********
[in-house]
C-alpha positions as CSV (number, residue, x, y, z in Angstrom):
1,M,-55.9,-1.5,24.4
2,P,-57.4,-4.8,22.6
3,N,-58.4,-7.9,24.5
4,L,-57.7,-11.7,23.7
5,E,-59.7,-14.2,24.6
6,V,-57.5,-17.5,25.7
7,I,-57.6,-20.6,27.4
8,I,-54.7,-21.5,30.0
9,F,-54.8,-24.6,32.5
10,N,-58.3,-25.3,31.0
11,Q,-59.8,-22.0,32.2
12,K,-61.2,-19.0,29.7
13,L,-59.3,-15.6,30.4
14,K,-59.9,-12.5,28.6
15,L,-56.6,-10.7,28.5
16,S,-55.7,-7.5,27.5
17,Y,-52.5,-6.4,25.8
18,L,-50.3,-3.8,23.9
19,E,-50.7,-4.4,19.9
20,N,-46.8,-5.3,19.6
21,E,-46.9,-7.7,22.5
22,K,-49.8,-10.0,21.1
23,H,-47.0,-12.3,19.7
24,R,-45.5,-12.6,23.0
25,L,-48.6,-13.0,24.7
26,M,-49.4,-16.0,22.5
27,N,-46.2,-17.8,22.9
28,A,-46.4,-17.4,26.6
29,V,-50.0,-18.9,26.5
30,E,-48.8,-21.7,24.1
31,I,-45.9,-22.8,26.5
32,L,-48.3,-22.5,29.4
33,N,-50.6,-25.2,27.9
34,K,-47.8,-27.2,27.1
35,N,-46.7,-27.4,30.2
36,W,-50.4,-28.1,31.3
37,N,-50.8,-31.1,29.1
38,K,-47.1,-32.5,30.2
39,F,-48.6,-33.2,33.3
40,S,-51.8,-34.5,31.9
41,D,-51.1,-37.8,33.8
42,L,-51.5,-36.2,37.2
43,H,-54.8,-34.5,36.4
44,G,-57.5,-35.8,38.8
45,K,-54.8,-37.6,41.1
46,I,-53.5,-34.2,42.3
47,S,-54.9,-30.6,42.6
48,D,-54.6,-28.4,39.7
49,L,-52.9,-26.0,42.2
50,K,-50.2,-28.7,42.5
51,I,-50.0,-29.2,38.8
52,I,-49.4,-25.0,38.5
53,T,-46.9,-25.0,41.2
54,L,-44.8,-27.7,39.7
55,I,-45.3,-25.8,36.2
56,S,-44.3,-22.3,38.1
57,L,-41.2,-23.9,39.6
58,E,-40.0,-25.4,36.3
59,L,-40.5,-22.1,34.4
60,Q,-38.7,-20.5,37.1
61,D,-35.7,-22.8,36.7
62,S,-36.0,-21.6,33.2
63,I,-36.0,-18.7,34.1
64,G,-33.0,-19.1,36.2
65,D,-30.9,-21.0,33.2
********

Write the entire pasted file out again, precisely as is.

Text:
[in-house]
C-alpha positions as CSV (number, residue, x, y, z in Angstrom):
1,M,-55.9,-1.5,24.4
2,P,-57.4,-4.8,22.6
3,N,-58.4,-7.9,24.5
4,L,-57.7,-11.7,23.7
5,E,-59.7,-14.2,24.6
6,V,-57.5,-17.5,25.7
7,I,-57.6,-20.6,27.4
8,I,-54.7,-21.5,30.0
9,F,-54.8,-24.6,32.5
10,N,-58.3,-25.3,31.0
11,Q,-59.8,-22.0,32.2
12,K,-61.2,-19.0,29.7
13,L,-59.3,-15.6,30.4
14,K,-59.9,-12.5,28.6
15,L,-56.6,-10.7,28.5
16,S,-55.7,-7.5,27.5
17,Y,-52.5,-6.4,25.8
18,L,-50.3,-3.8,23.9
19,E,-50.7,-4.4,19.9
20,N,-46.8,-5.3,19.6
21,E,-46.9,-7.7,22.5
22,K,-49.8,-10.0,21.1
23,H,-47.0,-12.3,19.7
24,R,-45.5,-12.6,23.0
25,L,-48.6,-13.0,24.7
26,M,-49.4,-16.0,22.5
27,N,-46.2,-17.8,22.9
28,A,-46.4,-17.4,26.6
29,V,-50.0,-18.9,26.5
30,E,-48.8,-21.7,24.1
31,I,-45.9,-22.8,26.5
32,L,-48.3,-22.5,29.4
33,N,-50.6,-25.2,27.9
34,K,-47.8,-27.2,27.1
35,N,-46.7,-27.4,30.2
36,W,-50.4,-28.1,31.3
37,N,-50.8,-31.1,29.1
38,K,-47.1,-32.5,30.2
39,F,-48.6,-33.2,33.3
40,S,-51.8,-34.5,31.9
41,D,-51.1,-37.8,33.8
42,L,-51.5,-36.2,37.2
43,H,-54.8,-34.5,36.4
44,G,-57.5,-35.8,38.8
45,K,-54.8,-37.6,41.1
46,I,-53.5,-34.2,42.3
47,S,-54.9,-30.6,42.6
48,D,-54.6,-28.4,39.7
49,L,-52.9,-26.0,42.2
50,K,-50.2,-28.7,42.5
51,I,-50.0,-29.2,38.8
52,I,-49.4,-25.0,38.5
53,T,-46.9,-25.0,41.2
54,L,-44.8,-27.7,39.7
55,I,-45.3,-25.8,36.2
56,S,-44.3,-22.3,38.1
57,L,-41.2,-23.9,39.6
58,E,-40.0,-25.4,36.3
59,L,-40.5,-22.1,34.4
60,Q,-38.7,-20.5,37.1
61,D,-35.7,-22.8,36.7
62,S,-36.0,-21.6,33.2
63,I,-36.0,-18.7,34.1
64,G,-33.0,-19.1,36.2
65,D,-30.9,-21.0,33.2